Tis the season - the season for stressing over money and coming up with a game plan for keeping better track of spending in the new year, that is.
I'd received a couple of inquiries about Mint.com, the online personal finance tool of which I'm a big fan, over the past few weeks. Specifically, I've been asked if I'd heard anything about an app for Android devices or, at the very least, a version of the site optimized for the mobile Web.
The folks at Mint, which are now part of Intuit, were very receptive and said that an app for the Android OS is in the works, with a prototype being tested internally. The best guess for a release is end of Q1 - and the Android app will come out before a mobile Web version. That feels like a long time away - but the company stressed that, with the sensitive data it's accessing, it will not speed through app development and risk anything that would compromise the data.
I already use the full-browser version, as well as the iPhone app (on my iPod Touch), so I understand when the folks at Mint talk about how enhancing the service is priority No. 1, not that app development isn't a priority. The iPhone version (pictured here) is top-notch so I'm excited to see what the company will do with Android.
During a brief chat, Aaron Forth, director of Product at Intuit Personal Finance, filled me in on some other cool things to expect for 2010: The company, for example, is working on beefing up the number of financial institutions that allow banking data to be accessed by Mint. Forth said one of the biggest complaints is that customers can't access their specific bank information within the program.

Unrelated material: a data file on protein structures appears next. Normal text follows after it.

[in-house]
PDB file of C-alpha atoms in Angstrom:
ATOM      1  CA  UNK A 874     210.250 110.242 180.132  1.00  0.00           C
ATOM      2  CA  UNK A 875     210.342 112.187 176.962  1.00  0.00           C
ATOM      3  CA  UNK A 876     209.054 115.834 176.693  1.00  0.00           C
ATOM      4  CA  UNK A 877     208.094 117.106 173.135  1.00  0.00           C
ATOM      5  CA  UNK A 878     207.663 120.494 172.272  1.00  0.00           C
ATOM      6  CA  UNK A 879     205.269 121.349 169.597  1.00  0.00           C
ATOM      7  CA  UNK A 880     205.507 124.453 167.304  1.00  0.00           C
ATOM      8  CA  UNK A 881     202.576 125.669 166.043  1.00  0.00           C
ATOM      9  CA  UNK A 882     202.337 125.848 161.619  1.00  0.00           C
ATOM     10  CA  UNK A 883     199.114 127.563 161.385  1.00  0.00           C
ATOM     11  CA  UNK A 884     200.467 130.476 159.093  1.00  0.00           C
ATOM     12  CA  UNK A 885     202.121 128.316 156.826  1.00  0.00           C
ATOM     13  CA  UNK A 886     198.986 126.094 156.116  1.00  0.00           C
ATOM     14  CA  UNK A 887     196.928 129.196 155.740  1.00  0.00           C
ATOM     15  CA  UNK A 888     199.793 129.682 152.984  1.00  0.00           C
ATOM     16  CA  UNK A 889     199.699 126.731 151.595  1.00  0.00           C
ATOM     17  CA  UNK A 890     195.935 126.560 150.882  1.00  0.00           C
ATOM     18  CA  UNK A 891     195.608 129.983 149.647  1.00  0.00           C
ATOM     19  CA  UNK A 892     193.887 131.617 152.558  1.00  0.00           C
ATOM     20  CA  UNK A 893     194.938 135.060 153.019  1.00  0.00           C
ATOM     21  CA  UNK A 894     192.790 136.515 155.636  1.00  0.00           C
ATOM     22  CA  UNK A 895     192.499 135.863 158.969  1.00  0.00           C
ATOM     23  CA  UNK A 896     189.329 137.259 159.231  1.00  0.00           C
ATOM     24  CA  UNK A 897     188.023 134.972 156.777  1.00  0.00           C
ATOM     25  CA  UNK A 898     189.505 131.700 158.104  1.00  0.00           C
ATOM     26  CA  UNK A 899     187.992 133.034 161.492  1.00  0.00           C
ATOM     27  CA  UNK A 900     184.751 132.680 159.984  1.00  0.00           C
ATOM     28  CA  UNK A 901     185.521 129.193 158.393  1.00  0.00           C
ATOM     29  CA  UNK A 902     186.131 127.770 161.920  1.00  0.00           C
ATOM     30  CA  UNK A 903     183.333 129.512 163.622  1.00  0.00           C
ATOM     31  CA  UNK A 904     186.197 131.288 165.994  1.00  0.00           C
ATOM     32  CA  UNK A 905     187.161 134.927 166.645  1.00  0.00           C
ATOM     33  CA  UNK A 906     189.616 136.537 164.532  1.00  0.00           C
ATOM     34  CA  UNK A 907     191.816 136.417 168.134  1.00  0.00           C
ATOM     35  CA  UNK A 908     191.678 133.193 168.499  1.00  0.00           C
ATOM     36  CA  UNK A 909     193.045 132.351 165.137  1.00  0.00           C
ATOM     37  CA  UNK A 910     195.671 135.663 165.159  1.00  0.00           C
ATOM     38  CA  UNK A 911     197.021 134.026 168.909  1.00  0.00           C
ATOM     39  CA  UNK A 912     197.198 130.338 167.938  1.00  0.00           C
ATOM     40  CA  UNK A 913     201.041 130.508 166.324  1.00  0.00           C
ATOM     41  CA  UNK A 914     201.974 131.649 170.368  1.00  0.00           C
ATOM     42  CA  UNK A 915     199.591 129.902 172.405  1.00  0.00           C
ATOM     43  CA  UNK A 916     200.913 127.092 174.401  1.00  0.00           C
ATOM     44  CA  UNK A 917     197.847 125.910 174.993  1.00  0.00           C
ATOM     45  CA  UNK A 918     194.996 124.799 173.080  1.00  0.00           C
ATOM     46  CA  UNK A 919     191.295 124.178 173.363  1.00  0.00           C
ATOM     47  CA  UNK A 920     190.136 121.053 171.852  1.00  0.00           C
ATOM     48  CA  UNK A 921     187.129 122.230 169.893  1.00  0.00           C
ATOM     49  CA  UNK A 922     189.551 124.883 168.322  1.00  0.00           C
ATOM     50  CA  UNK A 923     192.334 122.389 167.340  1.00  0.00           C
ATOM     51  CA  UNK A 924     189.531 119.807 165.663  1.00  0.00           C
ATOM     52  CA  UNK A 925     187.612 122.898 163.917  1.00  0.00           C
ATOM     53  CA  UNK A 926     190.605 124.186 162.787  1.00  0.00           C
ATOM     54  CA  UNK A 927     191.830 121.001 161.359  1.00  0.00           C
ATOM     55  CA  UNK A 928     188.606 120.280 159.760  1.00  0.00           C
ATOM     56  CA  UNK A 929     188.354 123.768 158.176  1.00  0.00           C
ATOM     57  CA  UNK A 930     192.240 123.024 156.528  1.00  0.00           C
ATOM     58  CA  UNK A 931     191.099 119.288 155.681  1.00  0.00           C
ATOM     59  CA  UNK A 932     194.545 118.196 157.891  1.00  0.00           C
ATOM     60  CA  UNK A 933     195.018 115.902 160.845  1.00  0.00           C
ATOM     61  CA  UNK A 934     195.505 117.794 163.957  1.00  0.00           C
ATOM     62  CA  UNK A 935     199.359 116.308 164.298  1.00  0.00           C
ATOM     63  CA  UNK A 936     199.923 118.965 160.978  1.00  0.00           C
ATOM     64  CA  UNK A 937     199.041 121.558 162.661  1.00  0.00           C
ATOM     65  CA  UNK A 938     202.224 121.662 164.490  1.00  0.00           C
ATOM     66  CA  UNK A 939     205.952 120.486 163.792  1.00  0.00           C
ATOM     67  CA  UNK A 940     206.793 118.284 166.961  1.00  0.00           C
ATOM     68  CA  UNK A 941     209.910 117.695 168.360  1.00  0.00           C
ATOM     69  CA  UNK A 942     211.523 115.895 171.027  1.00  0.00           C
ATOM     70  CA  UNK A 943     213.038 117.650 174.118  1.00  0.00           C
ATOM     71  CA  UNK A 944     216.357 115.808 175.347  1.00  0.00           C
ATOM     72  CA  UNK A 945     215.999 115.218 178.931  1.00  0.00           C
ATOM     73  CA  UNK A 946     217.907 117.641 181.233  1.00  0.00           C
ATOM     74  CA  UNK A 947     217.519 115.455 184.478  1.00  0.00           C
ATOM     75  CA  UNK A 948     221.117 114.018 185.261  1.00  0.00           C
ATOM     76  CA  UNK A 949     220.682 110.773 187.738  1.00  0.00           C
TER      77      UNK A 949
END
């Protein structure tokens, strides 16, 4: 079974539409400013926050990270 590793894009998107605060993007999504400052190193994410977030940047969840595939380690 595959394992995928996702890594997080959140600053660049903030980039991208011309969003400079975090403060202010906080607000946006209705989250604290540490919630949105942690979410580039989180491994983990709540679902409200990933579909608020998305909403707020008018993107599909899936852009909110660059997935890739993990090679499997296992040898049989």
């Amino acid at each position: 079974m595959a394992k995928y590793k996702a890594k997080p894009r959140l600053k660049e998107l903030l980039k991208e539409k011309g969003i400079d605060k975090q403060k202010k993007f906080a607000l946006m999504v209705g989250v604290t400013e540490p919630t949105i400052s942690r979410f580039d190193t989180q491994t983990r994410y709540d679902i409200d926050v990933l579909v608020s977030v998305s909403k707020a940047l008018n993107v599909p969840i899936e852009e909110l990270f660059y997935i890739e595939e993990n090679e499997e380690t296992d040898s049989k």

The company is also working on a tool that would allow manual entry of transactions, instead of waiting for the bank to record it, upload it to its site and then allow Mint to pull it in. In this sense, Mint also acts as a checkbook register - a move that gets two thumbs-ups from me. I don't write a lot of checks these days but still have a few bills that have to be paid that way. This would help.
The Mint team is also working on a way to allow users to track and record the cash spent after it was withdrawn from the ATM. That's granular stuff - but that's also where all of my budgeting attempts break down. Sure, my budget accounts for cash withdrawls - but did I drop $20 into the gas tank and $10 on lunch? Those are expenses that should be tracked for budgeting purposes - but aren't.
There's nothing like blowing your Christmas budget to make you realize that you need a better system. We hit that realization in line at Costco on Monday evening. Another yeat, another blown holiday budget.
Next year, I swear we'll do better.